Remember the days when we would all wonder if QR Codes could ever REALLY become something that people would actually use.
Circa 2009-2010, countless travel brands (and many other companies from various sectors) would slap a QR Code on their poster advertising or on-site branding, in the hope that passers-by would scan the pixelated square to find out more information.
There was even a (very silly) plan in 2011 to build a hotel in Dubai (where else?) in the style of a giant QR Code.
The world has thankfully moved on rather a lot since then.
There are still a fair number of ads and signs kicking about which feature QR Codes, but its use as an information or marketing tool has largely been forgotten in many markets.
Whilst all this was going on, a UK-based startup known as Shazam was slowly building itself a reputation as the go-to mobile application for music lovers.
With remarkable accuracy, even on more obscure titles, Shazam listens to any audio and then returns information about the track to the mobile owner.
Shazam has managed to get itself a global audience of over 100 million active users every month and has so far found 15 billion songs for its users.
After hinting earlier this year that the company was considering how the application might evolve in the years to come, Shazam has now announced how it wants to take the "recognition" element of its core functionality to a completely new area: visuals.
Launching initially with a handful of lifestyle brands, users are being encouraged to reconsider how they discover information about a service or product in the same they used to for learning the artist performing a song.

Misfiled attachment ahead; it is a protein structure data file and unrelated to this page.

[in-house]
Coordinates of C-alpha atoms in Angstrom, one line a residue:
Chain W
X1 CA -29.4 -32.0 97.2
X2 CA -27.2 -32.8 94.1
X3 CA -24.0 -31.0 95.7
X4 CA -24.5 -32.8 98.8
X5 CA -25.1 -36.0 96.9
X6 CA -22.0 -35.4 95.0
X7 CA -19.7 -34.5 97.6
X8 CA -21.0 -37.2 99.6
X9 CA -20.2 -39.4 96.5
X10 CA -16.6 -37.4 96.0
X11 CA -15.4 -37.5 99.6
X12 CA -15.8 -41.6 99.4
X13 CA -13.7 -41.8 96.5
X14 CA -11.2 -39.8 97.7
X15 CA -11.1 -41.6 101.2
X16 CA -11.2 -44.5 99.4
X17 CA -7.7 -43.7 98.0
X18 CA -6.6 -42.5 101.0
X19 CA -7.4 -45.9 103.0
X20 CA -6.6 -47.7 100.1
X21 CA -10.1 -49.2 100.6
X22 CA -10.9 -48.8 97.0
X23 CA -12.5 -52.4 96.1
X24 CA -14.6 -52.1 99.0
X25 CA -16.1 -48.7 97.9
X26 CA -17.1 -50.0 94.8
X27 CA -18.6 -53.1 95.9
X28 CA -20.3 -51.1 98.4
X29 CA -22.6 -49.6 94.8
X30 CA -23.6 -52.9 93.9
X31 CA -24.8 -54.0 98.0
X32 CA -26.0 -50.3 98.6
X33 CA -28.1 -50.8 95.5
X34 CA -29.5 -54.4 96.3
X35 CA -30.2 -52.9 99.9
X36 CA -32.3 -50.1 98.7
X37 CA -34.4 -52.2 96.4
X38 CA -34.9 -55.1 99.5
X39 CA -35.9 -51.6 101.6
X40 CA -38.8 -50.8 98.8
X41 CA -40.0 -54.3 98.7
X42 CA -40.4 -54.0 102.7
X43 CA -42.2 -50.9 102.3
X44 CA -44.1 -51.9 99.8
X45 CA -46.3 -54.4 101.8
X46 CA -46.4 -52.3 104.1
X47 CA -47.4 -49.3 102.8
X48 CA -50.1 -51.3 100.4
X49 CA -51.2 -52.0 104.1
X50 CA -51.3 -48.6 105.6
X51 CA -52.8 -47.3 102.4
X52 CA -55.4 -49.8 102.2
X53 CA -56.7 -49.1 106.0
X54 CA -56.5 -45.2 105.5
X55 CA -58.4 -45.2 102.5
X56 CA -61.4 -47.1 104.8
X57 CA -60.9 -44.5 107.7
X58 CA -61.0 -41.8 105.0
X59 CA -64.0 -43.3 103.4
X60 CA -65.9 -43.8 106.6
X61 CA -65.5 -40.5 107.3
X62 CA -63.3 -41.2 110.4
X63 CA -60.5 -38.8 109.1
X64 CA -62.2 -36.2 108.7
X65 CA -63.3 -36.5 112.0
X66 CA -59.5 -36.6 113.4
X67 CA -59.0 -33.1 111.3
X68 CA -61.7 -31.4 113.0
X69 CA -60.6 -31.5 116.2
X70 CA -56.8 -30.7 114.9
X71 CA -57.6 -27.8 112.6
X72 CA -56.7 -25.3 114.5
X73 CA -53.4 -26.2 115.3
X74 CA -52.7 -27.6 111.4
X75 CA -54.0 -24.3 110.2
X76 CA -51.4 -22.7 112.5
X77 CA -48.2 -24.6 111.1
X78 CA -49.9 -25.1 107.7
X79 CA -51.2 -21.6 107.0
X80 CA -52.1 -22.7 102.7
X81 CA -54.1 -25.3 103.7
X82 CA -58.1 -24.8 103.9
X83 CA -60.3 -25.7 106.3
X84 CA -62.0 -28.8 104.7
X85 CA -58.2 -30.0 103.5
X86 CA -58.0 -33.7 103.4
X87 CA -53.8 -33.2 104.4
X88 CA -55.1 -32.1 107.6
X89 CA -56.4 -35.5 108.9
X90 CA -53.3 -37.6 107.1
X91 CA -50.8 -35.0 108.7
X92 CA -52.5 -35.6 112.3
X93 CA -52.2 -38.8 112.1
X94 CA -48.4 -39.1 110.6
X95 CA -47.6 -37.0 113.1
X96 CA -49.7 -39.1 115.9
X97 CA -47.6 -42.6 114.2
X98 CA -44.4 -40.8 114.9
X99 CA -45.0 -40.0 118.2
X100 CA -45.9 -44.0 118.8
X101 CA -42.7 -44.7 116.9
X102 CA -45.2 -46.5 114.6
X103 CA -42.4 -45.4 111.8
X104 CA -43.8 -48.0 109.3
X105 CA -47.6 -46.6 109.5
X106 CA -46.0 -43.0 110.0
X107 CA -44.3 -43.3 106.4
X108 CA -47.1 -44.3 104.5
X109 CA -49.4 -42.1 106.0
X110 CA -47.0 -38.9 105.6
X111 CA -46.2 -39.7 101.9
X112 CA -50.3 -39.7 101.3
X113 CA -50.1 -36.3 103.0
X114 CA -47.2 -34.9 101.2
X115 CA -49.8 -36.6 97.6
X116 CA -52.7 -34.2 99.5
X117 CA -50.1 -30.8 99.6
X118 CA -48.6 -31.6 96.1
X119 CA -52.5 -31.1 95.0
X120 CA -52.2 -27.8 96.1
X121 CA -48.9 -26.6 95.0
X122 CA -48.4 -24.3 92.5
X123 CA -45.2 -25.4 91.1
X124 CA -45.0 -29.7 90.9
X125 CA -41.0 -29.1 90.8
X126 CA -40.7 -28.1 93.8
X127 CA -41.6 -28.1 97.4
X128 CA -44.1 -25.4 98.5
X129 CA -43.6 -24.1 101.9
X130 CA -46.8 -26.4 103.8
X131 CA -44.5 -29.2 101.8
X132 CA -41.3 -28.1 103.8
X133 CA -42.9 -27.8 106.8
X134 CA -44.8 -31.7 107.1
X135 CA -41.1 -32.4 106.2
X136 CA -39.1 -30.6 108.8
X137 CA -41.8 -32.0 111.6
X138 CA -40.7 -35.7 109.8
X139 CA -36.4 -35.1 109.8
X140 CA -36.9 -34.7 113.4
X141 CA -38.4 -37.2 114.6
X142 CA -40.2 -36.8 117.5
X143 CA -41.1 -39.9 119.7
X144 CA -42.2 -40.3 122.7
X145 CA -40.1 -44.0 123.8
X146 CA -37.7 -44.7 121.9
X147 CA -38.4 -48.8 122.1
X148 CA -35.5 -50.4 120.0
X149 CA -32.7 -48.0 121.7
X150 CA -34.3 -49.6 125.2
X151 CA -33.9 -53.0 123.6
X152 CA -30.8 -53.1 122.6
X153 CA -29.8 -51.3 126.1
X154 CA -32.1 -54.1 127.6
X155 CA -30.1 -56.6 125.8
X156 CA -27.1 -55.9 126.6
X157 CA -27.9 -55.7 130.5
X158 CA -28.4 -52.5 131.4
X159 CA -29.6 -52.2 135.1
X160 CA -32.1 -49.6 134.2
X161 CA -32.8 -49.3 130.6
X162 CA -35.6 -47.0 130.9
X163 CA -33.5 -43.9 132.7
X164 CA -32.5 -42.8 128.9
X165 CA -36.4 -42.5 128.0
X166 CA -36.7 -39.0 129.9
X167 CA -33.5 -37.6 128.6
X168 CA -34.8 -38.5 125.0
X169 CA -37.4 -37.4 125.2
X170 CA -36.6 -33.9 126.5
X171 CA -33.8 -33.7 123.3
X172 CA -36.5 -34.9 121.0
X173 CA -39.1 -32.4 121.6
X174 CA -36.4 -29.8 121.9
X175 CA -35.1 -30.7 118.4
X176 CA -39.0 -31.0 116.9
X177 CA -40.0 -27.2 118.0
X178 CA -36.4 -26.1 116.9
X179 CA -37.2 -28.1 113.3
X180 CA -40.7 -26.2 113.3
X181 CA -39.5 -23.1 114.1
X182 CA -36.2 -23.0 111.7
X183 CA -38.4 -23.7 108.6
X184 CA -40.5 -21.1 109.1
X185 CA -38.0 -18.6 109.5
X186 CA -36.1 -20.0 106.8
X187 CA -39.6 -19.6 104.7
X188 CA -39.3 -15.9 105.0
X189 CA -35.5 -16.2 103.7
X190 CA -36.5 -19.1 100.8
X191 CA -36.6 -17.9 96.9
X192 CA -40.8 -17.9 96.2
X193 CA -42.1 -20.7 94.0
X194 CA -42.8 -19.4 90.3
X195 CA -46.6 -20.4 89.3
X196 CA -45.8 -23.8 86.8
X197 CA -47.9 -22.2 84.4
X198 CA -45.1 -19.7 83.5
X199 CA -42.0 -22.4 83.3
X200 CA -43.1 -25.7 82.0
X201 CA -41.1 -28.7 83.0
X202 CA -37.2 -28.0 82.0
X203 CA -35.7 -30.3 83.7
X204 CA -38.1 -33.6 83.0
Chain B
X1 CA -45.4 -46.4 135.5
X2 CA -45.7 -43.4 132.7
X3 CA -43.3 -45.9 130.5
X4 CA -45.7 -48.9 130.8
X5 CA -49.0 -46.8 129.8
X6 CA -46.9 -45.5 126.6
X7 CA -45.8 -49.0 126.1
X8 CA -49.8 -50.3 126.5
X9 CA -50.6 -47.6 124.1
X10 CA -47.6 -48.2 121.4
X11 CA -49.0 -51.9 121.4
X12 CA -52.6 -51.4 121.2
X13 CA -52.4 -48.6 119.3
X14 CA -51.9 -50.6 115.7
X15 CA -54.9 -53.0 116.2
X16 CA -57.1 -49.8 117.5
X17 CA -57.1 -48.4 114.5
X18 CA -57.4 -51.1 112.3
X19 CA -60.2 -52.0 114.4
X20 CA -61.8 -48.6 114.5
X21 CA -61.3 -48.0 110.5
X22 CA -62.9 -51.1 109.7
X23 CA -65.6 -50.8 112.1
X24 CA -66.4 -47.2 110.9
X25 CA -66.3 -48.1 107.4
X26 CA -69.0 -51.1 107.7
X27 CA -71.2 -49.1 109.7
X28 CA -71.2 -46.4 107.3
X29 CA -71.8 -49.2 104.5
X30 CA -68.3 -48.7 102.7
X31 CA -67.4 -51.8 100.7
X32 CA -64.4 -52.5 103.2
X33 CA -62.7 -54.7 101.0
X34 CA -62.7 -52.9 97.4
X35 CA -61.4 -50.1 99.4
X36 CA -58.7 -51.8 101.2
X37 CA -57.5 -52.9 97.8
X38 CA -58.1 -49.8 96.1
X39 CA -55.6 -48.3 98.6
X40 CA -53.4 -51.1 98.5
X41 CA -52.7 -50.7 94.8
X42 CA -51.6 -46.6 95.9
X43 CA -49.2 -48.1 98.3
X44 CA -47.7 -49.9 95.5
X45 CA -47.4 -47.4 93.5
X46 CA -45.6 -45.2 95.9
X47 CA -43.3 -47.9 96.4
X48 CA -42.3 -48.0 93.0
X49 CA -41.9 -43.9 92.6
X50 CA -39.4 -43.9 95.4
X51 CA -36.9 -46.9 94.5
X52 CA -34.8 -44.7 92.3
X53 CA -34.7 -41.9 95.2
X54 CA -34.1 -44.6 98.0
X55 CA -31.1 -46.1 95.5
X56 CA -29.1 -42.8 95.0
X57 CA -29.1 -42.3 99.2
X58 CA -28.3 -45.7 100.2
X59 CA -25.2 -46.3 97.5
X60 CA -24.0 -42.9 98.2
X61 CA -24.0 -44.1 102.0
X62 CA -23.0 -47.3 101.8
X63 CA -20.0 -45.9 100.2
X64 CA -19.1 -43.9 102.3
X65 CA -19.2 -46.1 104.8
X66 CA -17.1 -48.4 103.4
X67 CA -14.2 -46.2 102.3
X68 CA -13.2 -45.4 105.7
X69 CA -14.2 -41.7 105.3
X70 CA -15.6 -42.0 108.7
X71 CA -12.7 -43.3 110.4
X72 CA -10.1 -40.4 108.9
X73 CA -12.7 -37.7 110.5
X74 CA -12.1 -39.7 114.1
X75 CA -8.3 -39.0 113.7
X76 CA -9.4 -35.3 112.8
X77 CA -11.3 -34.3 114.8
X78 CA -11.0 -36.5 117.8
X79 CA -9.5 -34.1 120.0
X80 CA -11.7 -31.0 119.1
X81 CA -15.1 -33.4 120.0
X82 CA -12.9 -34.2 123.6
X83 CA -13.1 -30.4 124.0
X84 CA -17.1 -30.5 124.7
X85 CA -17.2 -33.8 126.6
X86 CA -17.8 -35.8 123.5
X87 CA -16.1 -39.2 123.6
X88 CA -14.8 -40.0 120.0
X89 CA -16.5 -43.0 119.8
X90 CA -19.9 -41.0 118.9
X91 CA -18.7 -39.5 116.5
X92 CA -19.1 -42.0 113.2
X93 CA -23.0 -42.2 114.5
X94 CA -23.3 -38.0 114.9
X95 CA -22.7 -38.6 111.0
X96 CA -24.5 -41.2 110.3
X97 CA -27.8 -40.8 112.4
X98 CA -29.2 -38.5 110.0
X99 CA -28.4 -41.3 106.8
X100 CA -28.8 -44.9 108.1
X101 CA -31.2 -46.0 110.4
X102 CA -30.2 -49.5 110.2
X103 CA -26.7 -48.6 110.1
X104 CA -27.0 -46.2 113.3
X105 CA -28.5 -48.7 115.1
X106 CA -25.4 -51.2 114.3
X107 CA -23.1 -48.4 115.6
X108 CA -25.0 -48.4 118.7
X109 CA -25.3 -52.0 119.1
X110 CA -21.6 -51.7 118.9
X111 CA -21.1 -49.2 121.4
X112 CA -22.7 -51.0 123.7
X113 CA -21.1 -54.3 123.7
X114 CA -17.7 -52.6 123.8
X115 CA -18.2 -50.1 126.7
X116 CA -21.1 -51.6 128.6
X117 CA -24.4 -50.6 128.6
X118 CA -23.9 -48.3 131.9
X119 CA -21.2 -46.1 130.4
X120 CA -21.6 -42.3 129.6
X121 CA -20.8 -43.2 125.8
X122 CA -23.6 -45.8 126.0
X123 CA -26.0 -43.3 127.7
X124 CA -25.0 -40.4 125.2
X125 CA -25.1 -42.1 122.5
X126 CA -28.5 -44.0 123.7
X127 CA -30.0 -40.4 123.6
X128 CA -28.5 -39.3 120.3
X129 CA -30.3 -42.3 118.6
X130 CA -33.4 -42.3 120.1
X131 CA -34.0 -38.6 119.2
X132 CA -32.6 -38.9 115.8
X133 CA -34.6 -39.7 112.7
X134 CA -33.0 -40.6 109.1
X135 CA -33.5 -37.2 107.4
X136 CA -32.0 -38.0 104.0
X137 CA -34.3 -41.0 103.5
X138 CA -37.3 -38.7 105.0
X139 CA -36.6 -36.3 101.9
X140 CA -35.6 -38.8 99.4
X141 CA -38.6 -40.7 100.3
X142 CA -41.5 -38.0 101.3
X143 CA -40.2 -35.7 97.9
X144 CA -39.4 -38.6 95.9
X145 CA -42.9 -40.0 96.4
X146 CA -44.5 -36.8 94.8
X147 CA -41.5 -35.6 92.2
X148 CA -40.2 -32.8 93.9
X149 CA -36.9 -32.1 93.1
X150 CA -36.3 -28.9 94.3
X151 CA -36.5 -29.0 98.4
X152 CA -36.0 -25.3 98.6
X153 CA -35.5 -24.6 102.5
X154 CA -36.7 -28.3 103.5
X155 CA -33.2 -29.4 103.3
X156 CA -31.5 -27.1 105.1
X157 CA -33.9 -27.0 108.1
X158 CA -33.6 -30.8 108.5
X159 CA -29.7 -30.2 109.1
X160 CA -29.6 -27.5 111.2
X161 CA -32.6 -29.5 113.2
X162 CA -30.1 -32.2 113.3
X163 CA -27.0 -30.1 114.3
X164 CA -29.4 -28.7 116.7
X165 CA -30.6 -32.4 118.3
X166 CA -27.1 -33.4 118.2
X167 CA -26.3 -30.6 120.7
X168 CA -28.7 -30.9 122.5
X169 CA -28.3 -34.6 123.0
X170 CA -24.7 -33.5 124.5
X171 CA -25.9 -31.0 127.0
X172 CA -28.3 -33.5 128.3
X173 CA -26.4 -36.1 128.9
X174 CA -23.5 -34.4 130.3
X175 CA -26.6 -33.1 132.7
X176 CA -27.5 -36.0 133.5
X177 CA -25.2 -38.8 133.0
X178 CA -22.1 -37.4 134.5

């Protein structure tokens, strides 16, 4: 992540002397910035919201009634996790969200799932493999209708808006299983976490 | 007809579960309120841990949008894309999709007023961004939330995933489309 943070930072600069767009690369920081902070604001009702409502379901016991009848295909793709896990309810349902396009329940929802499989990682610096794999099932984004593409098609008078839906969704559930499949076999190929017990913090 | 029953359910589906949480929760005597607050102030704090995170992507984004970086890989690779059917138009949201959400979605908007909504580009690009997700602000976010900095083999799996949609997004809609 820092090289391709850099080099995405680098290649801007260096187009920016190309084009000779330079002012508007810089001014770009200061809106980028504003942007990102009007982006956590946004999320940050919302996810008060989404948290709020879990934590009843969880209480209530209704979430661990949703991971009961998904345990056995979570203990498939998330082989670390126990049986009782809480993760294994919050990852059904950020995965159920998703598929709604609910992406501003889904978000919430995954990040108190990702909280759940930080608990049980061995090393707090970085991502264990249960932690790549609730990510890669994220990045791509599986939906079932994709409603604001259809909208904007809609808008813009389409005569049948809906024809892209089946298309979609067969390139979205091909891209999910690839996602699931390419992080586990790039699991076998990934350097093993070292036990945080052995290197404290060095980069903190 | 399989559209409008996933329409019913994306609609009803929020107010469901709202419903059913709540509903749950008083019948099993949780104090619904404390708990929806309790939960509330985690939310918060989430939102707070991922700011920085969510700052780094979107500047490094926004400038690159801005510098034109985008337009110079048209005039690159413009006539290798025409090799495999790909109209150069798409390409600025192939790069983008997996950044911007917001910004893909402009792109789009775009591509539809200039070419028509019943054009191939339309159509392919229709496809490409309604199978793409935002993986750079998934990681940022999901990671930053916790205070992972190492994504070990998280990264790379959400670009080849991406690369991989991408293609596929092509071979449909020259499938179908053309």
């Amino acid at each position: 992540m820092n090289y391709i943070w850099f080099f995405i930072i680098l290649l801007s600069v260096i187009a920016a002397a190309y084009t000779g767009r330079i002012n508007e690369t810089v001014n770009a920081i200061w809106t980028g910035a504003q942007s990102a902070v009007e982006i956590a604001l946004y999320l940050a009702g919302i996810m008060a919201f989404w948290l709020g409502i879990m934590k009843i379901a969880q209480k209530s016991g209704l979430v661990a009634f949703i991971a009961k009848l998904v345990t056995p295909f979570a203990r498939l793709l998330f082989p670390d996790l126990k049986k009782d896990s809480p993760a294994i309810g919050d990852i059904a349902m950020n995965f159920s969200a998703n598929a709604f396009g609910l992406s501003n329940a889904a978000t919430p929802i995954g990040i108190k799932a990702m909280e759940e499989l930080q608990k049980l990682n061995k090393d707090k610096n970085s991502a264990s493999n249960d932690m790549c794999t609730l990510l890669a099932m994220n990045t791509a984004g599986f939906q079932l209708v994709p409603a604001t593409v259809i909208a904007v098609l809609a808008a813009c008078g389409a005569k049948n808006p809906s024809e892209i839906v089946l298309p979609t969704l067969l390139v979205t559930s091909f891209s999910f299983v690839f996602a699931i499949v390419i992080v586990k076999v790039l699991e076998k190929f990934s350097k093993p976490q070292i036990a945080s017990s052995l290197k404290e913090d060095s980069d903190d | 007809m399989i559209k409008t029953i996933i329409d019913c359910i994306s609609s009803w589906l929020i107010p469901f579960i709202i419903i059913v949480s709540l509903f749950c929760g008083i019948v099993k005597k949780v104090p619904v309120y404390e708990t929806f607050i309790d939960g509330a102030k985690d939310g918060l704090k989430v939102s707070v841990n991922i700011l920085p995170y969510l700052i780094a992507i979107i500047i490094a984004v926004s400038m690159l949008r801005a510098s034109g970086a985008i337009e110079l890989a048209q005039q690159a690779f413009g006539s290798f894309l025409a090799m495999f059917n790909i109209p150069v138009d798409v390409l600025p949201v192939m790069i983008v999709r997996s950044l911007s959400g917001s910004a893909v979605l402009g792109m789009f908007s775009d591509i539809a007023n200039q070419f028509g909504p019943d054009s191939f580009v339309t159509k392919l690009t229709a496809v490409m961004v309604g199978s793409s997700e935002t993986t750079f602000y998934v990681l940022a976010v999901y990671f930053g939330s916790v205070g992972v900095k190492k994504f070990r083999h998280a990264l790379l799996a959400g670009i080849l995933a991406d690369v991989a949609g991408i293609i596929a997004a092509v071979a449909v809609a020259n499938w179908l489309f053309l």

Whenever a user waves their phone over any item with the Shazam camera logo on it (or an existing QR Code), they will be redirected to custom mobile website which includes interactive content, special offers, and ability to purchase items or share them with others.
This is a major leap here from previous efforts by Shazam to work with travel brands (Expedia in 2013 was a high profile test), when previously it asked users play the audio from an ad into the app in order to obtain more information.
With visual recognition, it seems there is very little to stop all manner of travel brands, airports and destinations (museums, attractions, etc) to dive in to this area pretty soon.
The idea and reality of the QR Code seemed dated even at the time of its introduction - looking rather late-1980s in its design and fiddly to use with early smartphone cameras which often needed an app to convert the QR Code before sending to the brand in question.
Having Shazam introduce the visual recognition concept is a different matter entirely (not least with it all taking place within the existing application), with tens of millions of users actively engaging in the idea of waving a mobile device in the direction of a source (audio) to get more information.
The app is also certainly seen to be at the cool end of the consumer tech world - something which can be a considerable advantage when a new idea is being introduced to the market.
CEO Rich Riley says:
"The introduction of visual recognition is another step on our journey to extend the ways people can use Shazam to engage with the world around them.
"For brands, we’re providing a near-frictionless way to engage customers on their mobile devices, with a single tap of a button."
Where this concept of visual recognition could take an interesting turn is if Shazam starts to include non-contracted product items in its portfolio.
The app currently has millions of songs included in its system for audio recognition, but many of those are not included by way of a commercial agreement with Shazam. It's a user-led service to discover new music.
Perhaps the same ethos could be extended to visuals further down the line, where any physical item (similar to how augmented reality works) is recognised and information then shared with the user.